The Magic of Murals
Murals date far back into history and have appeared in multiple cultures and countries — take this ancient art form that has evolved over the years and turn your walls into something remarkable.Murals are a story book.
Dating back 11,000 years, early murals show the establishment of order to the world. They can be a dreamy, historic or geographic illustration of a place in time, or a place in our minds. Murals can be as fanciful as a painting of fairytale figures waltzing on a nursery room wall or complex enough to create a lively debate over brandy among friends in the sitting room, pondering who, why and where the story in the mural exists.
The very personal story these murals tell is what artist Judy Dibble of Brookwood Designs loves the most. Judy’s daughter Amanda Dibble is her artistic partner offering different, yet complementary skills. “Whatever someone imagines, our brushes can produce,” says Judy Dibble. The excitement grows as they work closely with their clients to bring to life a favorite memory, location or to create a record of their family history.
The Italian scene (pictured above, photo 2) embodies these creative possibilities. The mural was a Christmas gift from a client to her husband, and it depicts his home village in the Tuscan valley where he grew up. His son stands on a replica of his mother’s balcony; there is a picture of his father as well as a wine bottle that represents the family vineyards.
Murals can accomplish a myriad of feats. They can be decorative, they can hide a multitude of sins on imperfect walls or they can create an illusion of something that isn’t there at all.
In the tiny space pictured above (photo 3), a portal is created to provide an expansive view of an English Country garden so realistic you can almost smell the flowers. “Your mind opens up the space and makes it large,” says Dibble.
Employing faux finish techniques creates a two-dimensional paint effect that imitates another material like wood, stone or plaster. The trompe l’oeil (“fool the eye”) technique creates three-dimensional realism. Used together, these techniques allow muralists to create the mirage of your choice, making it easy to overcome many architectural and decorative challenges. As Dibble notes, “Murals are decorating tools that are both creative as well as practical.”
The Capitol Center for the Arts was the most magical transformation Judy Dibble has experienced. To comply with fire codes, cement board was used to build the wainscoting, pilasters, columns and crown molding in the 80′ x 80′ Governor’s Hall and the adjacent lobby. The dull gray of that material was wood-grained to match an existing wood bar.
While every picture tells a story, artist David B. Wiggins has a story to tell. Painting murals for 40 years, he follows a New England tradition of the old masters that existed in the 19th century. He is part of a definitive group of itinerate folk artists who travel and live in people’s homes while crafting their murals.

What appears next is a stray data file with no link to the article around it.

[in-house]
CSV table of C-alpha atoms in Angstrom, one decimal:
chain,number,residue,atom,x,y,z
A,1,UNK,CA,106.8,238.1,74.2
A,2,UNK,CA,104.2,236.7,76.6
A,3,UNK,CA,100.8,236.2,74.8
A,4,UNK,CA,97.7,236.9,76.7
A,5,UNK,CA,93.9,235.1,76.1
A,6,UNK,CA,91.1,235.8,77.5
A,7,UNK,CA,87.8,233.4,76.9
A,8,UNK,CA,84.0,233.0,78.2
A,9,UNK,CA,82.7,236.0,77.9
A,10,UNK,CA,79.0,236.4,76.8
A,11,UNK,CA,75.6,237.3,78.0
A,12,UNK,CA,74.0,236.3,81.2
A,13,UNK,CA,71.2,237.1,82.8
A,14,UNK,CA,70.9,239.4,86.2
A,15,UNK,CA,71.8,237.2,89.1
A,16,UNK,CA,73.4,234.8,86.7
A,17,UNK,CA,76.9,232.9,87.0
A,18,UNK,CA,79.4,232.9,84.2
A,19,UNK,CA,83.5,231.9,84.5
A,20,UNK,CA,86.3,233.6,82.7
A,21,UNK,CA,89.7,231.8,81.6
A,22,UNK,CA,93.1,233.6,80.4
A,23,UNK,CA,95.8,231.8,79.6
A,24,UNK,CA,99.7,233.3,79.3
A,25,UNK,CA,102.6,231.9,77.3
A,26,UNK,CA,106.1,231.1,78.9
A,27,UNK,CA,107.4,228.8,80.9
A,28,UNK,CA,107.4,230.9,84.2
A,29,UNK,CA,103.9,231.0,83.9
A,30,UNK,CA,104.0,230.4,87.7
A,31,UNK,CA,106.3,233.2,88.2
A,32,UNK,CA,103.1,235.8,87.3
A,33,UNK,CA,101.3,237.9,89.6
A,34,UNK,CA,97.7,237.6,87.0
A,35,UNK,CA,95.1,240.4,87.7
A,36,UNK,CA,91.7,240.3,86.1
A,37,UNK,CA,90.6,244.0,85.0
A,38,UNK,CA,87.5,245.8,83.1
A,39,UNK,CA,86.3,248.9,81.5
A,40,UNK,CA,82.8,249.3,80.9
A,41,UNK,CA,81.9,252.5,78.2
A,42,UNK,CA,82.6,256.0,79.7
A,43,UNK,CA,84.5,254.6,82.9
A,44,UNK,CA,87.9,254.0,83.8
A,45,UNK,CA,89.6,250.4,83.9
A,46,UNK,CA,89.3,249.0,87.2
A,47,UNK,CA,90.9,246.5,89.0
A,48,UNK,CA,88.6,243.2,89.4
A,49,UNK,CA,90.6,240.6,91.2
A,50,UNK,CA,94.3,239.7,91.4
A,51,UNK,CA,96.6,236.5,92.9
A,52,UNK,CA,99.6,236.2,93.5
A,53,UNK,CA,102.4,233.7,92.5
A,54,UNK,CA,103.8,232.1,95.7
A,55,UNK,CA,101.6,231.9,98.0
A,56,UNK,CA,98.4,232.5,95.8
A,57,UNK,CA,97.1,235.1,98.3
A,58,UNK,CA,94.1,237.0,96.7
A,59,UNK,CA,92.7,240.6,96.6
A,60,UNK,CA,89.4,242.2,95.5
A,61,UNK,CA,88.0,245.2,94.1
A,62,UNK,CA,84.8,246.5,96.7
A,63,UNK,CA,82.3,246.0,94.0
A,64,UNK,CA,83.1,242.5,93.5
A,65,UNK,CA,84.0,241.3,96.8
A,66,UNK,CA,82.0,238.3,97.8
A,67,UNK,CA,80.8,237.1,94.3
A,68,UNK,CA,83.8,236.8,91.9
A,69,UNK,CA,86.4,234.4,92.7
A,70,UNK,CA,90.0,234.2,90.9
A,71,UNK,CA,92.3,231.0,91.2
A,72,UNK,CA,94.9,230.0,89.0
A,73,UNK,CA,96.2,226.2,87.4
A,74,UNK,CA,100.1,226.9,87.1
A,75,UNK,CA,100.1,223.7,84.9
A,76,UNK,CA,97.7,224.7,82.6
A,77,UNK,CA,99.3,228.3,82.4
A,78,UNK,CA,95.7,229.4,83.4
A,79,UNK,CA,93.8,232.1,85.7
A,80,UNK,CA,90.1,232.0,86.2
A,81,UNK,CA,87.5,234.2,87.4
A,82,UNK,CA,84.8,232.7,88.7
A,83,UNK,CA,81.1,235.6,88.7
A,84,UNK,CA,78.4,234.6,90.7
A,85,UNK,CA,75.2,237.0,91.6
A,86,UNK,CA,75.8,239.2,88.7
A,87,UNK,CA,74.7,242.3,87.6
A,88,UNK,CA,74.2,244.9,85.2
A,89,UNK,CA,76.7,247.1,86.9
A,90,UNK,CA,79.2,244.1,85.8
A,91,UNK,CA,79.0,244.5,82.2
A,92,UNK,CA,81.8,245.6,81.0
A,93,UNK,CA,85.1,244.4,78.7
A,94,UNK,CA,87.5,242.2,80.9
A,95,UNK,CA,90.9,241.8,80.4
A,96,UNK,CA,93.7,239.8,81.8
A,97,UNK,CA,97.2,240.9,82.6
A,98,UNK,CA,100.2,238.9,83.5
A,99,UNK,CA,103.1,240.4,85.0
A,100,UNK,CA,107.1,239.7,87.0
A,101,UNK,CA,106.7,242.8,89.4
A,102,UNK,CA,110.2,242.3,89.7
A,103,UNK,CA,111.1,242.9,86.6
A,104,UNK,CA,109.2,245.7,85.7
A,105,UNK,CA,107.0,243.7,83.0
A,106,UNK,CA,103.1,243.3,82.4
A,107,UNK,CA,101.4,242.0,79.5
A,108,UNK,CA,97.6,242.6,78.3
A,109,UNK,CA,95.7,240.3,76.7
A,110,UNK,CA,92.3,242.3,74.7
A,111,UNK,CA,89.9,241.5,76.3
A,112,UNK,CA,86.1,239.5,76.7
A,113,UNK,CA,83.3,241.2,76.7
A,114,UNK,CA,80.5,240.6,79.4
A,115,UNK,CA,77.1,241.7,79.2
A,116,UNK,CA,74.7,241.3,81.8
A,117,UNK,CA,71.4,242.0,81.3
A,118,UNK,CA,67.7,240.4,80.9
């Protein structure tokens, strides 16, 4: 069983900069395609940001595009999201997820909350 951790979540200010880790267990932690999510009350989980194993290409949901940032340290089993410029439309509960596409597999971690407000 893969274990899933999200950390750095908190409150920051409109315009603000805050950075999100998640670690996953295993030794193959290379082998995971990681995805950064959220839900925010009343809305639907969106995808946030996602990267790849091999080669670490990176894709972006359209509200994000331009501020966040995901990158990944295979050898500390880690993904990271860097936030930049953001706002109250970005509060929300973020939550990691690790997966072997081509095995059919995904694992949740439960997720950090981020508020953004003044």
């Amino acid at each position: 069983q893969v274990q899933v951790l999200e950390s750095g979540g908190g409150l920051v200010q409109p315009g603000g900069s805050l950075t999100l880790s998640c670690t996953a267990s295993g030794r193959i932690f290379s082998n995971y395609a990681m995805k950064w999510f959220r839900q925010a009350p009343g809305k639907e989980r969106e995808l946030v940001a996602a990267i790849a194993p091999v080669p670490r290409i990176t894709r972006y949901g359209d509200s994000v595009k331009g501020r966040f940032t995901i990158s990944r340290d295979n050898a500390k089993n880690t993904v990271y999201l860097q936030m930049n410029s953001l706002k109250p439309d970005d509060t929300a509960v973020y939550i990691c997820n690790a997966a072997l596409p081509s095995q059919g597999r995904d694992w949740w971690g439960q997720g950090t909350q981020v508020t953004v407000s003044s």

A self-taught artist, Wiggins tried his hand restoring vintage murals that he couldn’t stand to see destroyed. To create the look of distressed patina he masterfully experiments with every medium from milk paint to burlap, achieving the desired color, finish and texture. Wiggins notes, “The most important thing to my clients is that the mural look like it’s been there for a long time.”
His murals embrace the walls, defining the space with simple, decorative scenes using a soothing, limited color palate. He works in collaboration with other artists, each of whom has his or her specialty. They approach their projects like improvisational jazz musicians in a jam session. While many murals are extremely planned, Wiggins’ work is not.
Completely extemporaneous, he goes straight to the wall and paints. He just feels it; his images flow almost effortlessly from his brush. Wiggins is a savant, a natural talent whose craft preserves a bygone era, bringing new life to this age-old art form.
If you’ve always dreamed of marble pillars surrounding your Jacuzzi, paint techniques can create this mirage without all of the heavy lifting. Few decorative mediums can accomplish this drama for such a relatively low cost.
For those who think murals are cost prohibitive, particularly because you can’t move the investment with you, bear in mind that murals can be painted on canvas, applied to the wall, removed and hung elsewhere at a later time. Paint is the medium that allows skillful artisans to create these amazing illusions rendered by their brush work. These timeless art forms are a pleasure for those lucky enough to enjoy now and in the future. NH
Hidden TreasureThe Warner House in Portsmouth is the earliest extant brick urban mansion in New England. The mural pictured above (photo 1) was discovered in 1854 under four layers of wallpaper. Though the artist of this painting is unknown, it is believed to have been applied around 1760. According to the Warner family history, it is said that a child descending the staircase saw a tear in the wallpaper and gave it a pull, accidentally revealing the horse’s hoof. Imagine the excitement of this discovery, like opening a time capsule.
Seacoast resident and designer Diane Kelley is the owner of DK Interiors.
Judy Dibble and Amanda Dibble
David B. Wiggins
The Warner House
150 Daniel St.